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Python Operator Overloading

Hello coders! In the following example I overloaded __lt__ magic method with different behavior for ‚Äú<‚Äú sign, but when I use ‚Äú>‚ÄĚ (__gt__) it behaves the same. Could you please explain, is there any connection between these two operators? class Text: def __init__(self,food): self.food = food def __lt__(self,other): print(455) obj_A = Text("Apple") obj_B = Text("Mushroom") obj_A < obj_B obj_A > obj_B

6th Jan 2023, 7:59 PM
Ruslan Guliyev
Ruslan Guliyev - avatar
10 Respuestas
+ 4
If you want to override the comparison operator for your custom objects, it is worth reviewing what the documentation has to say about this. https://docs.python.org/3/reference/datamodel.html#customization A few highlights: By convention, False and True are returned for a successful comparison. However, these methods can return any value, so if the comparison operator is used in a Boolean context (e.g., in the condition of an if statement), Python will call bool() on the value to determine if the result is true or false. By default, object implements __eq__() by using is, returning NotImplemented in the case of a false comparison: True if x is y else NotImplemented. For __ne__(), by default it delegates to __eq__() and inverts the result unless it is NotImplemented. __lt__() and __gt__() are each other’s reflection
7th Jan 2023, 8:25 AM
Tibor Santa
Tibor Santa - avatar
+ 3
The __lt__ is the opposit of __gt__ When you run this code def __lt__(self,other): return other.food obj_A = Text("Apple") obj_B = Text("Mushroom") print(obj_A < obj_B) print(obj_A > obj_B) The output would be Mushroom Apple I think shoud be consider this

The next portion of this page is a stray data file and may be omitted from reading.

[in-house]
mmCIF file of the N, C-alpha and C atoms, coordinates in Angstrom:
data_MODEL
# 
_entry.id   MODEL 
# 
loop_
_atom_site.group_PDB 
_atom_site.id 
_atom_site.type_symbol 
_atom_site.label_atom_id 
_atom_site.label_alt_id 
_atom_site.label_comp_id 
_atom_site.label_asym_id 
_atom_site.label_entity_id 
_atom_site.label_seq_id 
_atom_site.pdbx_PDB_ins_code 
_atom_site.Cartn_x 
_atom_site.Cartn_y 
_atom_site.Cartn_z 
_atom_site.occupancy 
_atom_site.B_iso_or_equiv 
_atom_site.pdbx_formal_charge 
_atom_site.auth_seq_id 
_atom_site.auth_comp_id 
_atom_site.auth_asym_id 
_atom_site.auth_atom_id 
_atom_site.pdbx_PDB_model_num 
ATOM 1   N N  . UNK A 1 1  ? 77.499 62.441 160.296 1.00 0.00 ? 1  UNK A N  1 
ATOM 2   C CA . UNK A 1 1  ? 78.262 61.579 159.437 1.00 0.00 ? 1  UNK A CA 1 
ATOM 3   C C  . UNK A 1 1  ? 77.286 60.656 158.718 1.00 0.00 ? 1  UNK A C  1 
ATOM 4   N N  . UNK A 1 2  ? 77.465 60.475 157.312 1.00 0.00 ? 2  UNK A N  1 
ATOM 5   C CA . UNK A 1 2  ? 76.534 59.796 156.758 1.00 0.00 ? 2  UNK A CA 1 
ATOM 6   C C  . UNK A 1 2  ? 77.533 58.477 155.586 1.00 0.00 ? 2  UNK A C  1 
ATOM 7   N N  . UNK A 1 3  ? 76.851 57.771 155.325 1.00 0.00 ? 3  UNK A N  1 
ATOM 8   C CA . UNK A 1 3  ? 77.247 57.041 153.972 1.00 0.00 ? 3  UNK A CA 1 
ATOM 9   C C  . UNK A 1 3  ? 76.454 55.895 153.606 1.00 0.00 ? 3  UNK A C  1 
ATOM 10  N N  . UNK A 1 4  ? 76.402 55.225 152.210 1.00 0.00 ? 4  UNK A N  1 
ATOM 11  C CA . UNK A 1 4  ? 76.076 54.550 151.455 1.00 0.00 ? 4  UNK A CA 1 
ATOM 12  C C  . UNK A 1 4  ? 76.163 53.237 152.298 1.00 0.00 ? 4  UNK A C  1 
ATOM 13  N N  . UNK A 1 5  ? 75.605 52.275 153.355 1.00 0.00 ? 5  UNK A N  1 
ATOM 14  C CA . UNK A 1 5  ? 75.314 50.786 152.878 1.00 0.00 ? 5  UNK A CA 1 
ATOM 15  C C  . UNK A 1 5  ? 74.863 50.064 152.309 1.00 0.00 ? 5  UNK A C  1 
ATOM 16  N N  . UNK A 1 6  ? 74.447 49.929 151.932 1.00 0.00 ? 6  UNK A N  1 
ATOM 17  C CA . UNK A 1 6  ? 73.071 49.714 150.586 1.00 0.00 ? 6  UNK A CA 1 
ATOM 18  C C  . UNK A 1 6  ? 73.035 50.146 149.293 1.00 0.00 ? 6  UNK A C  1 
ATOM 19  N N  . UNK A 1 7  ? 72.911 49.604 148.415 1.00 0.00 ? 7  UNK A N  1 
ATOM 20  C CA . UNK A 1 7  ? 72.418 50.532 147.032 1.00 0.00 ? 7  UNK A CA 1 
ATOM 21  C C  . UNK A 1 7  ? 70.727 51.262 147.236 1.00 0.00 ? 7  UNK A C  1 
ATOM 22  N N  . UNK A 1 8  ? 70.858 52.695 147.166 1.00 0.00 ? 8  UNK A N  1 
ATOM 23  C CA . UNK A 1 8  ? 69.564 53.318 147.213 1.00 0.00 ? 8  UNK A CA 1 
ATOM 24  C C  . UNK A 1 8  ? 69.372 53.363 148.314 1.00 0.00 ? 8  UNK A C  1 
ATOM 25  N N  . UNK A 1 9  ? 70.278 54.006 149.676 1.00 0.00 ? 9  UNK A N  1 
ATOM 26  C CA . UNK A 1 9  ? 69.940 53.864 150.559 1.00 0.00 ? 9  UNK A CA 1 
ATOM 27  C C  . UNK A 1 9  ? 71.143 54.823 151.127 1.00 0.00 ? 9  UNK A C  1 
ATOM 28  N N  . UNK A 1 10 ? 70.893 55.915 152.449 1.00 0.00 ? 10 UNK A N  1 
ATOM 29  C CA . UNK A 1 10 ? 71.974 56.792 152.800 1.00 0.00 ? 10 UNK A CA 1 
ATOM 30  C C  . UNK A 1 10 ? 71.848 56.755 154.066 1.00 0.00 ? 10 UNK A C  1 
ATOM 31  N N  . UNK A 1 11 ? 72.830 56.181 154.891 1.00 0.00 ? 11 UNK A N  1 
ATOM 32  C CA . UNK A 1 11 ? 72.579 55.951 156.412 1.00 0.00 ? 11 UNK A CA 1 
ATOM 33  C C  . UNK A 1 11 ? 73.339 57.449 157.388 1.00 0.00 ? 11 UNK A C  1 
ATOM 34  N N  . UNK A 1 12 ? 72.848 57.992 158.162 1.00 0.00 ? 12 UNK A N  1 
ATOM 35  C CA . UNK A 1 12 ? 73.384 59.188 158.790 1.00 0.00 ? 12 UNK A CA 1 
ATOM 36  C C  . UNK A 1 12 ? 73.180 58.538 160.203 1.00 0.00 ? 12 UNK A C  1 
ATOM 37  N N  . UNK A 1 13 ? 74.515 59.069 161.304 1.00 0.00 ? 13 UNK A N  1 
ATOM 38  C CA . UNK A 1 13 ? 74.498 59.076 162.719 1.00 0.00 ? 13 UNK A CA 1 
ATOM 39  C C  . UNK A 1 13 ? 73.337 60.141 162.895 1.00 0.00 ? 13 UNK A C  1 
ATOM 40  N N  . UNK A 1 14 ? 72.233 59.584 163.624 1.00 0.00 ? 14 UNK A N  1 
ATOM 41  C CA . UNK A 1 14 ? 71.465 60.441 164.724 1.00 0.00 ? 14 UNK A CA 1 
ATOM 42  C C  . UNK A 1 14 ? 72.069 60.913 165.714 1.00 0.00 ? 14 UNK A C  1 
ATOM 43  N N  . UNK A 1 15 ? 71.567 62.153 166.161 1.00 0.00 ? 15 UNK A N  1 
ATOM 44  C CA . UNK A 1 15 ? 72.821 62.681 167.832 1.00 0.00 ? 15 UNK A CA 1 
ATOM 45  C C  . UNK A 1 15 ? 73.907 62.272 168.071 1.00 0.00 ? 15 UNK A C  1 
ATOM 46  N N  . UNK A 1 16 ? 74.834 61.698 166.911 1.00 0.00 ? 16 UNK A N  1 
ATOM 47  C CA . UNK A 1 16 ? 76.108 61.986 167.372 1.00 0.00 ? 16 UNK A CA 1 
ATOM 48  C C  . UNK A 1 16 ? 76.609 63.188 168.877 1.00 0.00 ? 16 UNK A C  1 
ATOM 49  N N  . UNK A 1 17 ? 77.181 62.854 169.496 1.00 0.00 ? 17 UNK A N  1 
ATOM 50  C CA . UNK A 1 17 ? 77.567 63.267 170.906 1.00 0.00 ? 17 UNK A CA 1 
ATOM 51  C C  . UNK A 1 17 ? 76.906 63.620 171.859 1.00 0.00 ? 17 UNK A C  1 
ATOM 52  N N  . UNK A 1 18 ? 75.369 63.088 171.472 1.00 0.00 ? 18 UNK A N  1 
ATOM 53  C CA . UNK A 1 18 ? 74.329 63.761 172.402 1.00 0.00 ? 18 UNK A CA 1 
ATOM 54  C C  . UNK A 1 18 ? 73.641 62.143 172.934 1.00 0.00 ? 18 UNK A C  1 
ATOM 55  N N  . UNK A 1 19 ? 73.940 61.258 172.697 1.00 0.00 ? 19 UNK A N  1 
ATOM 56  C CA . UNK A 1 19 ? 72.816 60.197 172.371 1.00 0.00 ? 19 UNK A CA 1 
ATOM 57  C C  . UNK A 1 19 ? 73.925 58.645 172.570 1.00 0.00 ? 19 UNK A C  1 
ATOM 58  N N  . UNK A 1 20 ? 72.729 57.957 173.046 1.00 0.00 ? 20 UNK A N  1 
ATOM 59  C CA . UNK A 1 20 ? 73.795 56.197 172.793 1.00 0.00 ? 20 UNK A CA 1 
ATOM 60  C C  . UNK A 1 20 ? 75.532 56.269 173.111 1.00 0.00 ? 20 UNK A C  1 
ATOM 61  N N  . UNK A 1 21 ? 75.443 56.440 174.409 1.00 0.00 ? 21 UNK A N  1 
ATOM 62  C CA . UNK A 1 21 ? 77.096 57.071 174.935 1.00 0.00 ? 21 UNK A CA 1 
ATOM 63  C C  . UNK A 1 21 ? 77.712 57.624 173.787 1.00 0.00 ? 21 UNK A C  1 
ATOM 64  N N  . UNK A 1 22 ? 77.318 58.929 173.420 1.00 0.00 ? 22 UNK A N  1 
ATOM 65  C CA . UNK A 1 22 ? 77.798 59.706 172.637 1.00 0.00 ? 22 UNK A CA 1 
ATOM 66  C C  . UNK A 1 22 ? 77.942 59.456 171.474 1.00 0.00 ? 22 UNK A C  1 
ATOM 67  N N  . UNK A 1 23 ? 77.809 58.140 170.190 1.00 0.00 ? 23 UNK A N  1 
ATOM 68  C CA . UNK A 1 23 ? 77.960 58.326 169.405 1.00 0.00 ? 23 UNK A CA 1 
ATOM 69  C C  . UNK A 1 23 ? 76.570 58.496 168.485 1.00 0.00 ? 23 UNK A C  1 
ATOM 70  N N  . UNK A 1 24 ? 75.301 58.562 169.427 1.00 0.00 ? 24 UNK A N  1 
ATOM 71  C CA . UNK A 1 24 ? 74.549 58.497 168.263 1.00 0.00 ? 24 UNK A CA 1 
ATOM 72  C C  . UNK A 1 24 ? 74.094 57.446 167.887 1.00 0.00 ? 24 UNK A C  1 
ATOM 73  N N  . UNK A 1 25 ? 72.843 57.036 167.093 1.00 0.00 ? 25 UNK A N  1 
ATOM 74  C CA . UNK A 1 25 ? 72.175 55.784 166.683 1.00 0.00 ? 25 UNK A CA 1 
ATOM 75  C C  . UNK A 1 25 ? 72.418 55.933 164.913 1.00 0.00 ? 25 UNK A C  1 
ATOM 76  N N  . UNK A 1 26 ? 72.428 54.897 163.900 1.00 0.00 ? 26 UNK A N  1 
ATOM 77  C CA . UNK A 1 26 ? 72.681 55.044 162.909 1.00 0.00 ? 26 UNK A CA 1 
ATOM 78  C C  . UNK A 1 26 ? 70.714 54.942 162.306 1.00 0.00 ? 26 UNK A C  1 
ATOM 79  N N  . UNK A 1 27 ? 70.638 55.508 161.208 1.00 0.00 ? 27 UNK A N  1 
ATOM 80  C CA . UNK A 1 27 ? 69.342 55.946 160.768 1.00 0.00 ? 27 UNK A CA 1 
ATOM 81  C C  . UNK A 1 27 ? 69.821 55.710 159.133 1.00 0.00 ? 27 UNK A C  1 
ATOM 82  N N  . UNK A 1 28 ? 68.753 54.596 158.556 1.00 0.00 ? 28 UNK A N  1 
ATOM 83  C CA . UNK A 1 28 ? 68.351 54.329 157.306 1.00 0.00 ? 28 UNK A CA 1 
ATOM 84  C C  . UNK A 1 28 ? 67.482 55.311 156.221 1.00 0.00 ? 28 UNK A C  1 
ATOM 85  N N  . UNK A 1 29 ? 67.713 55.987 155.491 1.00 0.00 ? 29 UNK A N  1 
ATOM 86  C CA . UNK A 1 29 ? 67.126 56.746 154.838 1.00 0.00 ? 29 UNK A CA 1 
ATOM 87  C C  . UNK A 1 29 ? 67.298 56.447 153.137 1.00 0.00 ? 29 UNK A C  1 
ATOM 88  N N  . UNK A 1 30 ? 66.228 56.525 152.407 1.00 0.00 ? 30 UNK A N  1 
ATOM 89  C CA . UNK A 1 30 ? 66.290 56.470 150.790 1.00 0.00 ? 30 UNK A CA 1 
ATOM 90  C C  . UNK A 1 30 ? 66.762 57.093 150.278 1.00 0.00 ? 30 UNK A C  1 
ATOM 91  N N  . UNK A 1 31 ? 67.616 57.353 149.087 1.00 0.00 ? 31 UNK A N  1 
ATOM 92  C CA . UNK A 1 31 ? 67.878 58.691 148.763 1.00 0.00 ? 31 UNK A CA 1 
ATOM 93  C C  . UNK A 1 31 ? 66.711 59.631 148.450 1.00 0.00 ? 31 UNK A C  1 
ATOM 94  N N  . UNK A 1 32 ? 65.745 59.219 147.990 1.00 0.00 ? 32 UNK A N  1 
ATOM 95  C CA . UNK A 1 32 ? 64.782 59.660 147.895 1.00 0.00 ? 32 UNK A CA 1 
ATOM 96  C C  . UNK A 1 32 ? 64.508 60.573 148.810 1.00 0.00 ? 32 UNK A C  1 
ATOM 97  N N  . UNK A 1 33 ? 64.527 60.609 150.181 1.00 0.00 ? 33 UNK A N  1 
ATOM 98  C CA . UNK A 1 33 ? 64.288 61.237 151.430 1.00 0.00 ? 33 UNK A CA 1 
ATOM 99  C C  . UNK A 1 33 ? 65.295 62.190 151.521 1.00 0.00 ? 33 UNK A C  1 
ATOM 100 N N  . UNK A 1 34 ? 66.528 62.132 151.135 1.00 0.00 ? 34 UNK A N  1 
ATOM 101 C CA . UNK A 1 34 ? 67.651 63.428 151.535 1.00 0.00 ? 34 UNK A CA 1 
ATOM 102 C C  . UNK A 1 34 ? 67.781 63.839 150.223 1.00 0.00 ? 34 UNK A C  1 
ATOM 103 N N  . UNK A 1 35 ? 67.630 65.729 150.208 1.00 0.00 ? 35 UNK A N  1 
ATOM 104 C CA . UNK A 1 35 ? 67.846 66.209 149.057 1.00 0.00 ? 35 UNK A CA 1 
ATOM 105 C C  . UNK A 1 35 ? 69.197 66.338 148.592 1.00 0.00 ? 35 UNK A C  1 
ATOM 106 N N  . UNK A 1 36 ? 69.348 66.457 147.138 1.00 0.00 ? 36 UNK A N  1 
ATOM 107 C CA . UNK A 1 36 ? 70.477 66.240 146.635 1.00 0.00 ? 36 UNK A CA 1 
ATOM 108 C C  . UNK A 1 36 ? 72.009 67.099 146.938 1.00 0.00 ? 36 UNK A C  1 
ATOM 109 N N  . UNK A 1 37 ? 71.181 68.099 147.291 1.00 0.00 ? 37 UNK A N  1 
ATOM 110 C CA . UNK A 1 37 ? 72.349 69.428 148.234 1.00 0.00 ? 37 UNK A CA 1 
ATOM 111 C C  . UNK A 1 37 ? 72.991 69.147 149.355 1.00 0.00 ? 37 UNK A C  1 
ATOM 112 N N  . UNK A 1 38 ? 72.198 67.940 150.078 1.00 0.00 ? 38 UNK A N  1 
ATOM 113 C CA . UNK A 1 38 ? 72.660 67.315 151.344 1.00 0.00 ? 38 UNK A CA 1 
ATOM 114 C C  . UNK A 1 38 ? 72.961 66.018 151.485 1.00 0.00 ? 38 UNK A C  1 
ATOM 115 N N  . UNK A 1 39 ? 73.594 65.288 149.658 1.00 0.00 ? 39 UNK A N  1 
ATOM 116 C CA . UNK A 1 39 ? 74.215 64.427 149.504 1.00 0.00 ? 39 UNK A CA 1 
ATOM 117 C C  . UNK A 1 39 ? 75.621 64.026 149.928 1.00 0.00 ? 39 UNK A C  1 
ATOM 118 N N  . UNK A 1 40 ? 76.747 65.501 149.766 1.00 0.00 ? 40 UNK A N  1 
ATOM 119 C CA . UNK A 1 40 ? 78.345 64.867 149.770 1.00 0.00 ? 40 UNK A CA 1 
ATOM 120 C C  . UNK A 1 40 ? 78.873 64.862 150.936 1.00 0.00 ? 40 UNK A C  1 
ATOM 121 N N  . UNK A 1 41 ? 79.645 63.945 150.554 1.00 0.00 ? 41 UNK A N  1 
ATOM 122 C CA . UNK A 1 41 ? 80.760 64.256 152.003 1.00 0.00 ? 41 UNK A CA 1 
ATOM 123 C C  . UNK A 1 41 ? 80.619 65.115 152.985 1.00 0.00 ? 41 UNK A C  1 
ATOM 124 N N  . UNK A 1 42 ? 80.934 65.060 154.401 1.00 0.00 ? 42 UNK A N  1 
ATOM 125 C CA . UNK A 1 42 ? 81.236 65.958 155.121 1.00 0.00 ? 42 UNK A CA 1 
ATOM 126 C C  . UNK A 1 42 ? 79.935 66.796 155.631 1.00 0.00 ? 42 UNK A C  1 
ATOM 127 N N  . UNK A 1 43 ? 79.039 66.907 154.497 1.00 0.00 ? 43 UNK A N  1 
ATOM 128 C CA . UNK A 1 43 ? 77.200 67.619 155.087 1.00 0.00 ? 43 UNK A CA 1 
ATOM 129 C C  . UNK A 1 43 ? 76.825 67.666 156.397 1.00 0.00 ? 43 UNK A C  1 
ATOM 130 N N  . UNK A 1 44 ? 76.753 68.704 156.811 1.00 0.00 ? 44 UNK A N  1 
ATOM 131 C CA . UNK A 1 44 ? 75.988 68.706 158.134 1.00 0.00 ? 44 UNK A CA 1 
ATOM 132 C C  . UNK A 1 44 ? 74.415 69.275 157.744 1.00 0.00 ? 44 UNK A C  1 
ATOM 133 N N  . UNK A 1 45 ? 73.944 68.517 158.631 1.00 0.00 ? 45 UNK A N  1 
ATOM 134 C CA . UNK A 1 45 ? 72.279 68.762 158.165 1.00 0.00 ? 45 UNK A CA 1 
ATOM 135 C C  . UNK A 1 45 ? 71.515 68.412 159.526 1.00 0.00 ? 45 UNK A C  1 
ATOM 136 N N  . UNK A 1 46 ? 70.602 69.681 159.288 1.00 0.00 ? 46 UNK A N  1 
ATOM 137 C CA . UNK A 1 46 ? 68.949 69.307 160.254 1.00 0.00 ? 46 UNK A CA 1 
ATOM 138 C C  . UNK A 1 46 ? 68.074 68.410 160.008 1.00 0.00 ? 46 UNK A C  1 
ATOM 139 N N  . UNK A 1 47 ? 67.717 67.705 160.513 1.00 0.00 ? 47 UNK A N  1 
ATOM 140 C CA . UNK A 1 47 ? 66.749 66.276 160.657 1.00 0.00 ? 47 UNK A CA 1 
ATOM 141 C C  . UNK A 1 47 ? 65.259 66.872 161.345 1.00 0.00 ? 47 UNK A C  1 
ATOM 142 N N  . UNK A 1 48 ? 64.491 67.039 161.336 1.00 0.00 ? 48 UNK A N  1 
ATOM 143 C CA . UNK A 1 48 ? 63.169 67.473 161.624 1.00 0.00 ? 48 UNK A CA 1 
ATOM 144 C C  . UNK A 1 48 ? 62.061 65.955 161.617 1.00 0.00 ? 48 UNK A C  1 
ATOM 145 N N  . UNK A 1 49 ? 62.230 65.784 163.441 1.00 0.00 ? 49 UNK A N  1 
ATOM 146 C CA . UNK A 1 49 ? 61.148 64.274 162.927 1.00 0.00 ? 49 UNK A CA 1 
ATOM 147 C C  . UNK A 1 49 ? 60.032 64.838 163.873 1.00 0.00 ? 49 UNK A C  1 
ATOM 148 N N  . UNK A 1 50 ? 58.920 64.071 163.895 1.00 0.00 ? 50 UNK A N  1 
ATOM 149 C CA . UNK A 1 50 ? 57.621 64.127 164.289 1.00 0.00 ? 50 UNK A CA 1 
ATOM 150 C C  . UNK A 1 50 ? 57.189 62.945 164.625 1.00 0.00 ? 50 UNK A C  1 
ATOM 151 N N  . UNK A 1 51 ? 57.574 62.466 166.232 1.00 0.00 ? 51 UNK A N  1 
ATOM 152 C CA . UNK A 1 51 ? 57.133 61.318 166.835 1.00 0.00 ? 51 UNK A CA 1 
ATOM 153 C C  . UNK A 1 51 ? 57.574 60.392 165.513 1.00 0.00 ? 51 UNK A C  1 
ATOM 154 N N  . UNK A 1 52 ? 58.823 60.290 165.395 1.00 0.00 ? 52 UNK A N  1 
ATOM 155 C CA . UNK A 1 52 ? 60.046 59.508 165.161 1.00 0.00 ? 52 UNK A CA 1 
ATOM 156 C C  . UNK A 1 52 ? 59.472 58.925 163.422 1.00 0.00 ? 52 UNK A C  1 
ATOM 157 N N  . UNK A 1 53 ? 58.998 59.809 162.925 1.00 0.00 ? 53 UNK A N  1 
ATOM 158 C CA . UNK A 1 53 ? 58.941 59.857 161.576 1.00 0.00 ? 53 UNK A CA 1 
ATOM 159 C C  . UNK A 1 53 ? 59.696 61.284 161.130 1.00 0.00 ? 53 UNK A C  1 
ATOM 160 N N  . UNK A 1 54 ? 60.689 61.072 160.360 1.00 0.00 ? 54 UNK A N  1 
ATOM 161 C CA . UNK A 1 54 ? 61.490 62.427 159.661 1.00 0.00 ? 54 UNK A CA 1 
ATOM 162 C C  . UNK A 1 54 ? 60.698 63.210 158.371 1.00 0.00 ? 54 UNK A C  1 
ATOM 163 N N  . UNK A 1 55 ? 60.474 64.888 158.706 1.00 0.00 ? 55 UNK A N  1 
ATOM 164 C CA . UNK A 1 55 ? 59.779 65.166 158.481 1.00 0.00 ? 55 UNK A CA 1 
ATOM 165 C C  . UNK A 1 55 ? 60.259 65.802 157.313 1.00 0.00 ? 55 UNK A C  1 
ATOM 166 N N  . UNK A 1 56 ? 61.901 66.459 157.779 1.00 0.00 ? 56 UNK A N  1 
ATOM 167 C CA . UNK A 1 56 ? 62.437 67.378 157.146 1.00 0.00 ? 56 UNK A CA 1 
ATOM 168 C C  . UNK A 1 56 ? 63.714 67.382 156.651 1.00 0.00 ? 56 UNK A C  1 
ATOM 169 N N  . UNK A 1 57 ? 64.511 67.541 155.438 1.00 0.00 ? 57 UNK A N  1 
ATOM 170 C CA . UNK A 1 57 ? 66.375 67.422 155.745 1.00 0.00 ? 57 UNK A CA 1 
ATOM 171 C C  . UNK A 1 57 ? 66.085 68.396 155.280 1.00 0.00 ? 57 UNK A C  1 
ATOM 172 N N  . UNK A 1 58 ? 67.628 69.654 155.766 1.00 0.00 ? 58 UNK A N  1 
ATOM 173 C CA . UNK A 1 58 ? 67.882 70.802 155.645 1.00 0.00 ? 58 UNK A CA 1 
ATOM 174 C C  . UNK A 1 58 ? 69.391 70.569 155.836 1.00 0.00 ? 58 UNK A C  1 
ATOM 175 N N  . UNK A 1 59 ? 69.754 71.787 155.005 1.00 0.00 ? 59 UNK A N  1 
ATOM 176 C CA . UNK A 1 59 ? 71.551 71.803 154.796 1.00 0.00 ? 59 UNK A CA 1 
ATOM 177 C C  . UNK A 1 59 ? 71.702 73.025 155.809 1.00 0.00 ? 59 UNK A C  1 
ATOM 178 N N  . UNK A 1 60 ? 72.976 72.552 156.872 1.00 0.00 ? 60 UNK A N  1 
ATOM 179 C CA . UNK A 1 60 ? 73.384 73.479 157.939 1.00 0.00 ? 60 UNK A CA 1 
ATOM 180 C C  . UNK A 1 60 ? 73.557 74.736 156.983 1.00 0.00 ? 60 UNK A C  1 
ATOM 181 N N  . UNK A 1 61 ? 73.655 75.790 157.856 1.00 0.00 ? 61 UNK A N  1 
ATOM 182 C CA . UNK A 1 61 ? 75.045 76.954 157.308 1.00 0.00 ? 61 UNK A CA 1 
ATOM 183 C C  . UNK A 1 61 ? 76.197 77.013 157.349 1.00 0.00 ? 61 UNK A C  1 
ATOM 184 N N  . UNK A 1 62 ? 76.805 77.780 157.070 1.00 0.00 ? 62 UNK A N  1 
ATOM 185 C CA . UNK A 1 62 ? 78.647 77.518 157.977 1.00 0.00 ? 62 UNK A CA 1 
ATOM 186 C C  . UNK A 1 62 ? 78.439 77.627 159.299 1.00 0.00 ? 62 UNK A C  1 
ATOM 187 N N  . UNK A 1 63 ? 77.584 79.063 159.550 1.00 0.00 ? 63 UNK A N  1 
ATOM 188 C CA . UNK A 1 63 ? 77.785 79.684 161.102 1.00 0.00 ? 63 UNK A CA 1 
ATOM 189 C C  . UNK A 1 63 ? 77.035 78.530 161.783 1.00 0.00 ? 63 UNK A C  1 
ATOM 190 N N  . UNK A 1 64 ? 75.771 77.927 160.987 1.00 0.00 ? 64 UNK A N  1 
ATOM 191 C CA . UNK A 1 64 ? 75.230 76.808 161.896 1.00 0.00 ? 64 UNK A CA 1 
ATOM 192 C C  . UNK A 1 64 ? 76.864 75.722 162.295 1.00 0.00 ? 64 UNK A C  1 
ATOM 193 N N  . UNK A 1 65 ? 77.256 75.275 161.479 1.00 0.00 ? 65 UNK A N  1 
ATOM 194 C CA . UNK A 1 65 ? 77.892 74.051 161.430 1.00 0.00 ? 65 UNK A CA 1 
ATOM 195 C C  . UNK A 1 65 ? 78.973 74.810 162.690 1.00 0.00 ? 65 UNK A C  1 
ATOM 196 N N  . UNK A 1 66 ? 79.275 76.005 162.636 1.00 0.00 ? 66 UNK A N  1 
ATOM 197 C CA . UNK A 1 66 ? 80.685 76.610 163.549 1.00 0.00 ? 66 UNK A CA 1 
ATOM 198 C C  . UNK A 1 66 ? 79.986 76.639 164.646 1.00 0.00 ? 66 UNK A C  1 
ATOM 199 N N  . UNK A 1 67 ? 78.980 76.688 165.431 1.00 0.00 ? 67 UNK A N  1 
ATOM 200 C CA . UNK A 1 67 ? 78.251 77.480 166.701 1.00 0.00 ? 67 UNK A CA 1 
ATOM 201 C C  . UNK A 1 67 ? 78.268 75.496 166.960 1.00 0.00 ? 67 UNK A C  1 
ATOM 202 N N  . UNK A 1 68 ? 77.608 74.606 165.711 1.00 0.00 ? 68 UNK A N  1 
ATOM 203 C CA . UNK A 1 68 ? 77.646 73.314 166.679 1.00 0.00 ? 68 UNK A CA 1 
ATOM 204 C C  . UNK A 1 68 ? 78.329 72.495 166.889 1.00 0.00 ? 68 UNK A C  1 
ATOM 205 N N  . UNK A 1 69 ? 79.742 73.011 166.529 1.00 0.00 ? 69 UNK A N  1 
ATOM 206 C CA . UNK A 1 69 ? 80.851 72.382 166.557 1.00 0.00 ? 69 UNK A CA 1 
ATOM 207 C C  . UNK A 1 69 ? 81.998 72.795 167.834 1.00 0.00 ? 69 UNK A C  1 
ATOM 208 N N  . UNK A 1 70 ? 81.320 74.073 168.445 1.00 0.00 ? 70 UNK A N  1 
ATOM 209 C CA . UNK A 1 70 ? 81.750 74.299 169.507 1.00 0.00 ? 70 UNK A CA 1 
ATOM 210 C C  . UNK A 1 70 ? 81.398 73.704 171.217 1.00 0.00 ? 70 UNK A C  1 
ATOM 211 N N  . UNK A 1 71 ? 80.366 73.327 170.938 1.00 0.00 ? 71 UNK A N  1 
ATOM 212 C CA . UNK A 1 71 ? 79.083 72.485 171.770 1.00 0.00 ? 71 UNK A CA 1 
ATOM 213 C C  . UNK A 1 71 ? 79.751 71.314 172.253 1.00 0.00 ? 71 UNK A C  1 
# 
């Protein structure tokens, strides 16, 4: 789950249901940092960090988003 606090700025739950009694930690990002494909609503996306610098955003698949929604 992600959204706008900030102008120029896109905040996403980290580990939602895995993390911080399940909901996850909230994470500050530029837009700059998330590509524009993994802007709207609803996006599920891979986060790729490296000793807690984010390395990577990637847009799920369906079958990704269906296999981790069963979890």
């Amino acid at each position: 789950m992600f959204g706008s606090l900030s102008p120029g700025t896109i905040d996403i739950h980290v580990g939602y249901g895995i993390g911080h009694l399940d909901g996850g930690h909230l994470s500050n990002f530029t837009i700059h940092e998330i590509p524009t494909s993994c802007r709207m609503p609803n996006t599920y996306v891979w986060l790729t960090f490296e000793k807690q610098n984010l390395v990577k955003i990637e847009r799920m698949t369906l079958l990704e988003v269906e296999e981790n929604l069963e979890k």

6th Jan 2023, 8:06 PM
Ab SH
+ 3
Ruslan Guliyev you did not actually do a comparison in your __lt__ override. Since there are no comparison parameter, python just use the same condition for __gt__. here is a fun way of reversing gt and lt class Reversed: def __init__(self,n): self.n = n def __lt__(self,other): #using '>' instead of '<' return self.n>other.n def __repr__(self): return f'{self.n}' x = Reversed(100) y = Reversed(0) print(f'{x = }') print(f'{y = }') # '<' behavior reversed print(f'{x} < {y} : {x<y}') # '>' behavior is also reversed print(f'{x} > {y} : {x>y}')
7th Jan 2023, 12:10 AM
Bob_Li
Bob_Li - avatar
+ 3
If > isn't implemented, Obj_A > Obj_B is evaluated as Obj_B < Obj_A Note that in "normal" math, the two expressions are equivalent. You can, however, define them differently, if you like. The reverse is also true: If < isn't implemented, Obj_A < Obj_B is evaluated as Obj_B > Obj_A
8th Jan 2023, 3:08 PM
Marijke van Bommel
Marijke van Bommel - avatar
+ 2
__lt__ is "less than", not "it". The reflection means sort of a mirror image. If you define "less than" operator, then you can use a < b between objects and you can also use a > b which returns the opposite result (True vs False)
9th Jan 2023, 2:19 PM
Tibor Santa
Tibor Santa - avatar
+ 1
Ab SH, Thank you for your response! As I understand __lt__ would behave opposite of __gt__ only in case of overloading, I mean when I change the functionality. Is it correct?
7th Jan 2023, 7:46 AM
Ruslan Guliyev
Ruslan Guliyev - avatar
+ 1
Bob_Li, Thank you! It is very interesting example. For me it is mostly interesting how are these two magic methods interconnected underhood and why they affect each other.
7th Jan 2023, 7:49 AM
Ruslan Guliyev
Ruslan Guliyev - avatar
+ 1
Tibor Santa, thank you for your response! It is a bit difficult for me to understand everything from the documenation. As you mentioned __it__ and __gt__ are reflection of each other, does it mean that they can output the same result like in my example?
9th Jan 2023, 12:09 PM
Ruslan Guliyev
Ruslan Guliyev - avatar
+ 1
Ruslan Guliyev, Equivalent means that, if one expression is true, then so is the other, and vice versa. In this case, if one object is lower than the other, then the other is greater than the one. For example, 2 < 3 (2 is lower than 3) is true, and 3 > 2 (3 is greater than 2) is also true. So when trying to find out whether x < y is true, one might instead look at whether y > x is true, and give the same result.
12th Jan 2023, 8:06 AM
Marijke van Bommel
Marijke van Bommel - avatar
0
Marijke van Bommel, Thank you for your response! Could please elaborate more on what you meant by equivalence of these operators? How are they connected? For me it is mostly interesting why they output the same result..
9th Jan 2023, 12:14 PM
Ruslan Guliyev
Ruslan Guliyev - avatar